A number of irrigants are used in the genitourinary system during urologic procedures. These include irrigants used to dissolve stones, that is, renacidin, Suby’s Solution G, and irrigants used for endoscopic procedures, which include water, glycine, sodium chloride, sorbatol, and urea. Each one of these irrigants may have significant untoward effects particularly if excessive absorption occurs.
With the use of renacidin or Suby’s Solution G, magnesium intoxication may occur with increased salivation followed by hypotension, seizures, and coma. It is particularly dangerous to utilize these solutions in the presence of infection as sepsis may be a sequelae.
The use of water, glycine, sorbatol, and urea as irrigants may result in volume overload and severe hyponetremia—termed the transurethral resection syndrome. Significant volume overload
results in an increased pulse pressure, bradycardia and in the case of severe hyponetremia, visual disturbances followed by seizures, coma, and death. The correction of these abnormalities, if hyponetremia is a major component, includes diuresis with restoration of systemic sodium. In severe cases of hyponatremia in patients who are symptomatic, half of the sodium deficit is replaced with hypertonic saline. It should be noted that diuretics do not work in patients with severe hyponetremia. Therefore, repletion may be necessary before a loop diuretic is effective.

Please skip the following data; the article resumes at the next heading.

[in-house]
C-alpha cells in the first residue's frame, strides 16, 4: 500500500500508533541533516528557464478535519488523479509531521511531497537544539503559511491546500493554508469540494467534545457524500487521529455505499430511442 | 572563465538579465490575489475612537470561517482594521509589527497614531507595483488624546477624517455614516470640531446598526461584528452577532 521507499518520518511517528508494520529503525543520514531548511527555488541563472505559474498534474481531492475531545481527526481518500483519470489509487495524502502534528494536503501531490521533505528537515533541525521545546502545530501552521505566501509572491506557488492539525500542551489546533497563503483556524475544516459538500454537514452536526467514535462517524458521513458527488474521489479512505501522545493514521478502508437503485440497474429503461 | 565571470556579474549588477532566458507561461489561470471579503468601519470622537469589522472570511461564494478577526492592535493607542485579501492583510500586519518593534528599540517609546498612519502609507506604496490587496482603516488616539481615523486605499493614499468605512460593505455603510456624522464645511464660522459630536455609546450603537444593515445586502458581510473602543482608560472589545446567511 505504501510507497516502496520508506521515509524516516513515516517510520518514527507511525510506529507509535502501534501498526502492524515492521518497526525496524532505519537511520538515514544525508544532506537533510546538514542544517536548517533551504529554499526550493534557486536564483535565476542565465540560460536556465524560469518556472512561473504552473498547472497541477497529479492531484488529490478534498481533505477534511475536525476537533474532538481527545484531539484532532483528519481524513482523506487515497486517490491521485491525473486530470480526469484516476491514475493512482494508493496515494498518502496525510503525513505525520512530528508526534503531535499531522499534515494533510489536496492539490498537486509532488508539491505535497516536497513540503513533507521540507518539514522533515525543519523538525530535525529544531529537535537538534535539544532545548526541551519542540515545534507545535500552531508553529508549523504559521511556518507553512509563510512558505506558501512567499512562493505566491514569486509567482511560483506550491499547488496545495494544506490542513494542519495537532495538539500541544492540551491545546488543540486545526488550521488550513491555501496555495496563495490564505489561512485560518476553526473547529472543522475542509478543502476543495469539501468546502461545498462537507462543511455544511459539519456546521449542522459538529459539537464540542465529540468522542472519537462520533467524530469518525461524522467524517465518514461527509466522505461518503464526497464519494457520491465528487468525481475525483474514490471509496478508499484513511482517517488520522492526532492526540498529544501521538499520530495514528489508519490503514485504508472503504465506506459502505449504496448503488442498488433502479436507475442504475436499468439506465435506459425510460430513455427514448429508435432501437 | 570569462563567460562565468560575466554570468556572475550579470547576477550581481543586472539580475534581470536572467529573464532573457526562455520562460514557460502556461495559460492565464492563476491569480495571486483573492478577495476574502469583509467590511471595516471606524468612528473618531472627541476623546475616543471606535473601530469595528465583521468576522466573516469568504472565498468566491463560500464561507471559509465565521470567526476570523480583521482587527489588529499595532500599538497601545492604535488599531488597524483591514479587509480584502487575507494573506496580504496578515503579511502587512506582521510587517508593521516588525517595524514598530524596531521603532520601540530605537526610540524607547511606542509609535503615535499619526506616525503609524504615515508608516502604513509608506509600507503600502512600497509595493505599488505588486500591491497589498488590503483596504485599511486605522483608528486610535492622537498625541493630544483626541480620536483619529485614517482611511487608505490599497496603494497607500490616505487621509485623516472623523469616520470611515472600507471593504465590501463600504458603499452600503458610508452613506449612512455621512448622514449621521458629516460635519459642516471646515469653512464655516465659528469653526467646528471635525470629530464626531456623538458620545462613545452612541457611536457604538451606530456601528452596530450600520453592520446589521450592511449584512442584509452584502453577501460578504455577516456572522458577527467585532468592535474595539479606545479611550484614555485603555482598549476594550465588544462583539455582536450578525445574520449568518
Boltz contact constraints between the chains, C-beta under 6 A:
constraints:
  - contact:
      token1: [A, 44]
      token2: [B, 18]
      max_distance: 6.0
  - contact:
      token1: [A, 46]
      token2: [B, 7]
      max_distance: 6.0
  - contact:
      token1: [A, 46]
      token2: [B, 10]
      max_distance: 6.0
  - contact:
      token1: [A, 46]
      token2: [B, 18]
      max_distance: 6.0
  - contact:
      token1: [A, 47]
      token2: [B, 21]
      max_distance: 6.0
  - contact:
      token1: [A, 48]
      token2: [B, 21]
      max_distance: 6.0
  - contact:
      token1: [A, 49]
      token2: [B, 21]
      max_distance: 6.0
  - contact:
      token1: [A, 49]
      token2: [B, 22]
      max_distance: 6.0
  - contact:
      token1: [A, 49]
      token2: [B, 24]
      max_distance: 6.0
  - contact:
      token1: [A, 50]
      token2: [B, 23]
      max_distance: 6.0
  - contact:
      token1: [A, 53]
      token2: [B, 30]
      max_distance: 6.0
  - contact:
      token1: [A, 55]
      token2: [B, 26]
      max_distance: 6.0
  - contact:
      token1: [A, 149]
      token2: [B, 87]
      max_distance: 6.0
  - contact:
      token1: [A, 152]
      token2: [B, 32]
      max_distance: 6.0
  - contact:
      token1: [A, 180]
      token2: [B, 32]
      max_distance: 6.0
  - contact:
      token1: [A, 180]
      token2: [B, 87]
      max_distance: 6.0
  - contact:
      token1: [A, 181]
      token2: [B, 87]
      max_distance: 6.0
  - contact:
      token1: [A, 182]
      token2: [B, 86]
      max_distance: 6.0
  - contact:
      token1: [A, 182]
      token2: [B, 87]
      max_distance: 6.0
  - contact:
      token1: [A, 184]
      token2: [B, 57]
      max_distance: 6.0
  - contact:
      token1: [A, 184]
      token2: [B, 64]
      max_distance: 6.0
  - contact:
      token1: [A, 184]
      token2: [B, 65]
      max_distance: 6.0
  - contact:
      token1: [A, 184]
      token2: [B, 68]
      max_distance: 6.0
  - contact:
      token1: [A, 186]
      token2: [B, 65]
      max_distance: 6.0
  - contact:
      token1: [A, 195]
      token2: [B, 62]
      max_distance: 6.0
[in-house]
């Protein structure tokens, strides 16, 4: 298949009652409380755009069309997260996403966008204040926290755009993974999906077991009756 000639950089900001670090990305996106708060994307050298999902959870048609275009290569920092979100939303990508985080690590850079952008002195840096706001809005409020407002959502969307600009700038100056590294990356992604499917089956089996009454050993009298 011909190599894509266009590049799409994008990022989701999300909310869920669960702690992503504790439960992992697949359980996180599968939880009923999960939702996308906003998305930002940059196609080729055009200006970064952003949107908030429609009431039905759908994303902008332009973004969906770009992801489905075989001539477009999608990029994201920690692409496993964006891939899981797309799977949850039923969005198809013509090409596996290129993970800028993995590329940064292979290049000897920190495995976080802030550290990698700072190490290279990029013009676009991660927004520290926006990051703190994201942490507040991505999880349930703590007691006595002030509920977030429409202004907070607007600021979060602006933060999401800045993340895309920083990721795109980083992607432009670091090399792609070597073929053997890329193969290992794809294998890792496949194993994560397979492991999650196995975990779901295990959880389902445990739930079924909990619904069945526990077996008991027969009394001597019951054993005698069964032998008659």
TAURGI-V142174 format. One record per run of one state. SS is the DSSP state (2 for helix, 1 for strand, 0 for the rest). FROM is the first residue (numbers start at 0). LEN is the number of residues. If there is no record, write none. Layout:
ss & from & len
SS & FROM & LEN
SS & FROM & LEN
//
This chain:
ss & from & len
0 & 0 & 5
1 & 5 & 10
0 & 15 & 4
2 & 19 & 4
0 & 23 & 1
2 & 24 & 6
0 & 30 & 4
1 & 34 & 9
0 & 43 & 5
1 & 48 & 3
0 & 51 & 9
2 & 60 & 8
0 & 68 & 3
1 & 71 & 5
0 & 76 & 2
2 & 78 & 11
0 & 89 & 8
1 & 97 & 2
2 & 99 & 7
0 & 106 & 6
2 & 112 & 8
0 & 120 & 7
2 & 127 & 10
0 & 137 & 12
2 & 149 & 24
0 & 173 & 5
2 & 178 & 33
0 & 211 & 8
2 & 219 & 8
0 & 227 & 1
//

The use of saline as an irrigant results in volume overload and volume expansion without hypernatremia. A diuretic and fluid restriction are therapeutic.
On occasion ammonium intoxication may occur with the use of glycine.
Prevention of untoward long-term sequelae is best accomplished by recognition of the potential problems and correcting the metabolic abnormalities early, even though they may be of minor degree.